I have a huge bag of broccoli that I got at Costco.  I know that sounds silly considering my household consists of only two people and a dog that doesn't eat broccoli, but it actually kind of makes sense for us.  Neither my husband or myself are very big on vegetables, and broccoli is one of the ones we both like.  We eat broccoli a lot.

So I found this recipe today at the Kitchn.com and now I know what we're having for dinner.

Velvety Broccoli & Feta Pasta


Looks good, no?

This pendant, which I made a few months ago, is the companion piece to the ring I made last week:


It is a pear-shaped London Blue Topaz bezel set in sterling silver with three little silver balls at the bottom for accents.

You might have noticed I added a link to my twitter account on the right hand side of the page.  I've not done a lot of twittering in the past, but done right, it can be a useful promotional tool.  It's also a good place to write stuff that I want to call your attention to, but isn't necessarily worthy of a full post.

I think the title might be a little cheesy.  I don't know.  Does Venus have four suns?  Probably not.  There's only one sun, right?  But that's what came to mind when I tried to think of a name for this bracelet, so for now I'm gonna keep it.

Here it is, by the way:


I am extremely pleased with the way this bracelet turned out.  I was looking in my tool box for pieces of silver and I found a bangle that I'd made a very long time ago but was having trouble soldering properly.  Today I looked at it with renewed determination and decided I would finish it.


The bangle is made of sterling silver and set with four hessonite garnets that are a brilliant orange color.  Here's the thing with hammer setting:  it's quick and takes a minimal amount of effort.  But when it goes wrong–well, it really goes wrong.  By that time you've most likely limited your options with fixing the piece and you end up with a piece of metal with wonky holes in it.  You can find another stone that fits but invariably, I have no such stone on hand and the piece is doomed.


Since the hammer setting frightens me a little, I knew I'd really be pushing my luck with trying four in one bracelet.  I decided I'd start with the one and if that worked, well then maybe I could do a second one.  Then a third… I made it to four and unfortunately the first hole I drilled was a little off center, but we'll just say it adds to the handmade look and quality of the piece.

I am going to keep this bracelet since I have no bangles to speak of.  I'm also thinking of adding four more smaller stones of a different color in between the hessonite garnets.  But I'm absolutely sure Venus does not have eight suns, so maybe I won't.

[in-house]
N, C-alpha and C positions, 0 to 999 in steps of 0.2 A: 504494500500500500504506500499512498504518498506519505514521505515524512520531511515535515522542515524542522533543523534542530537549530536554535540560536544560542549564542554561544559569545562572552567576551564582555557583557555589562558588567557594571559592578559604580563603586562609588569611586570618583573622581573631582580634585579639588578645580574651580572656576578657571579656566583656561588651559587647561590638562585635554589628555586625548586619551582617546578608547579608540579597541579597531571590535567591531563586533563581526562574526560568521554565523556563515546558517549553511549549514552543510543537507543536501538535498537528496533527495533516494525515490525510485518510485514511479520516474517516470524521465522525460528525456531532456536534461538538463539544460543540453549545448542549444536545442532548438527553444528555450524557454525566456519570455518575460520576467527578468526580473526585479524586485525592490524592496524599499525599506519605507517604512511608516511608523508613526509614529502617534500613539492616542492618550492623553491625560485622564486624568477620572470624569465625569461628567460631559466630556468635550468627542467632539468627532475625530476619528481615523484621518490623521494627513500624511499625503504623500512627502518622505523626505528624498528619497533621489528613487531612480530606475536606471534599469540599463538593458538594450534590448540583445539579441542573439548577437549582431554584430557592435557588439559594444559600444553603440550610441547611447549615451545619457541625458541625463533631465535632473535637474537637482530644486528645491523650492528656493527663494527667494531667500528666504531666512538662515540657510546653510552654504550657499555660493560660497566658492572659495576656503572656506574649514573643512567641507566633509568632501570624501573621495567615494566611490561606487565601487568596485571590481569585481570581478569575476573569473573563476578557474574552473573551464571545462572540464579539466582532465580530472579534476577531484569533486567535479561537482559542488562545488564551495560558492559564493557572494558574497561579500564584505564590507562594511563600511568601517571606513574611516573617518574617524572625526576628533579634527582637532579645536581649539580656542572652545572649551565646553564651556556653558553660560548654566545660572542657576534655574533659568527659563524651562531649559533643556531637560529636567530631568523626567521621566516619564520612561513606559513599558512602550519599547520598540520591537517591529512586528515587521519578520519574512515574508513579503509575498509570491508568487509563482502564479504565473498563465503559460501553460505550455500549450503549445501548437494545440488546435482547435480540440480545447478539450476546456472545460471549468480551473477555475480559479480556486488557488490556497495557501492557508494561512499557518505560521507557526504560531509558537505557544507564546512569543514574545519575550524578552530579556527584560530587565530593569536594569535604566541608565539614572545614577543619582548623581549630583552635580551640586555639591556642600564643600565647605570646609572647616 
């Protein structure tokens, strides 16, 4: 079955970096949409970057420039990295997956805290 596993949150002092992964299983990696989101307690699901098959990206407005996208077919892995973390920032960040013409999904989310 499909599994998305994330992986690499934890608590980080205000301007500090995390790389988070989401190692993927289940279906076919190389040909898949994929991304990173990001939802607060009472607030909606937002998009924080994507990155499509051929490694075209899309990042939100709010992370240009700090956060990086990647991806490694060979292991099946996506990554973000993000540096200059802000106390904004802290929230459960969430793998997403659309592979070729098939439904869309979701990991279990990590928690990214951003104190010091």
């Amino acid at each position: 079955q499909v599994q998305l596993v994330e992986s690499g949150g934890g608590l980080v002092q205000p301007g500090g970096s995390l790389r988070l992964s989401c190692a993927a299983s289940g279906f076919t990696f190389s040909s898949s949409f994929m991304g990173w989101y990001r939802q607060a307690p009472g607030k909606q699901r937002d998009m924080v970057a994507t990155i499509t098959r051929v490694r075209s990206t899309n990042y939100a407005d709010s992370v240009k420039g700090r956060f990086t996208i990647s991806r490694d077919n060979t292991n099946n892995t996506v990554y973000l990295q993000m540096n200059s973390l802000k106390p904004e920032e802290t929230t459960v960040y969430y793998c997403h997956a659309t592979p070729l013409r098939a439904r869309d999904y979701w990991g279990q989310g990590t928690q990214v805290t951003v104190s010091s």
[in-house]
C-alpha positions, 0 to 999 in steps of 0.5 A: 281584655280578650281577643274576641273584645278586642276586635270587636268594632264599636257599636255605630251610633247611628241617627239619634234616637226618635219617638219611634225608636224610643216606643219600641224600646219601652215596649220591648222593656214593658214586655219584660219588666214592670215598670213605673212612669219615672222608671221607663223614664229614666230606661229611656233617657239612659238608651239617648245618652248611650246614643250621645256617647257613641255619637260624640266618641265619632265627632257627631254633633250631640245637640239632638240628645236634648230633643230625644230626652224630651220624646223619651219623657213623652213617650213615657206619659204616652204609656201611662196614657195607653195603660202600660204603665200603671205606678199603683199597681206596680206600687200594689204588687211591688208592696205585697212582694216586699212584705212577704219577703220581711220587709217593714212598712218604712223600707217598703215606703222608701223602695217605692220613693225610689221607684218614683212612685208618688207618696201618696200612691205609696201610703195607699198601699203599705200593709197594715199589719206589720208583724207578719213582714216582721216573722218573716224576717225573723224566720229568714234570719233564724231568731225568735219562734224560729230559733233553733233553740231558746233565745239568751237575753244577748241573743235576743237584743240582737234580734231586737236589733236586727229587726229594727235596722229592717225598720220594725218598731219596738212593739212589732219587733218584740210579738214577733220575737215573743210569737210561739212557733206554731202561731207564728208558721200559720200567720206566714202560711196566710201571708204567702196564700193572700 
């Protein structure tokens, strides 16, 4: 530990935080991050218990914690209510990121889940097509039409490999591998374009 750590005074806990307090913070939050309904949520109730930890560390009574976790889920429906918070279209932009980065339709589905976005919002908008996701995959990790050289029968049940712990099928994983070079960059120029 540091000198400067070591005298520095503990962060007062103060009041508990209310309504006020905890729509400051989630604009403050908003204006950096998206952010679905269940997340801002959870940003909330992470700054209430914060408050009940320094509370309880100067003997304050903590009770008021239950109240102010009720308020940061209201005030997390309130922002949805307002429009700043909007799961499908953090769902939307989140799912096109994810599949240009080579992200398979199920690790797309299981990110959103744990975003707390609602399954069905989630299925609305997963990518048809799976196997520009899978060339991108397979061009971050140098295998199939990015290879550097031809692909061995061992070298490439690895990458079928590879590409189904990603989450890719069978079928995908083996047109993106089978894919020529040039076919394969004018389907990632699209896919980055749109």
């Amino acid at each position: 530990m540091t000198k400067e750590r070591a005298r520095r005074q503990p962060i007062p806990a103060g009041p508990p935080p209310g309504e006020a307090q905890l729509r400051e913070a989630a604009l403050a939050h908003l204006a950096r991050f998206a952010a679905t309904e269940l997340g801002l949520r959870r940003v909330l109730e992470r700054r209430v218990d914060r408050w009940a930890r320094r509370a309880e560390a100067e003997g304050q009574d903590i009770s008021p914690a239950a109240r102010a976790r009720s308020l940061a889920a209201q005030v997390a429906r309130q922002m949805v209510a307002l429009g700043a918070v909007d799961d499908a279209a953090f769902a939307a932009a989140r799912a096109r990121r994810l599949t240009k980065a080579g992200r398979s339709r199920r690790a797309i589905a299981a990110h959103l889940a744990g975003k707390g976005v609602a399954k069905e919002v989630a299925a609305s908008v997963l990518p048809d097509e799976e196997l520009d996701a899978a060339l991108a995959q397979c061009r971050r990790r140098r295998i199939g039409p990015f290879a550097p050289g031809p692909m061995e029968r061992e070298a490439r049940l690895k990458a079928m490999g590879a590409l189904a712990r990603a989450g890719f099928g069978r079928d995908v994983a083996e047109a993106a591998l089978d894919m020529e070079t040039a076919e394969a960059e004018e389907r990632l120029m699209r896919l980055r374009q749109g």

In case you didn't know it, my husband created an application for the iPhone called CheckWord.  It is an application that allows you to check words and see if they are actually words. You enter a word into the application and it tells you if it’s a real word or not. Which is great to prove your friends wrong, or when you are playing games like Scrabble.


What I really wanted to talk about though, is a cool idea I found by way of How About Orange.  From Photojojo, here is a Scrabble board picture frame that is easy to make and oh so fun.


Love it!  

There are a few of things I'd like to call to your attention:

First, This Young House is featuring a great freebie this week.  It's a lovely bamboo lamp, courtesy of Shades of Light.  If you're interested, hop on over and follow the directions in the post about entering (contest ends at 8pm EST on Feb 25). 


Second, Jennifer Tallapeneni, the author my favorite knitting blog, has a wonderful hat pattern featured in a new book called Tops & Toes.  To promote the book, there is a blog book tour and the second stop is Jennifer's blog.  Check out the interview here.  I love reading about the design process, and Jennifer is a great designer.

Third, if you can get over there super-fast, U-Handblog is having a "name-that-bag" contest.  However, it ends on Feb 24 (and keep in mind she's in the UK), so hurry up!


Good luck!

Gosh, probably about 3 or 4 years ago, I bought a beautiful orchid plant at Trader Joe's.  It caught my eye because it was different from other orchids I'd seen and it had some nice foliage in addition to the blooms.  I enjoyed it immensely, but as plants do, the blooms eventually died and I put the plant out on the balcony.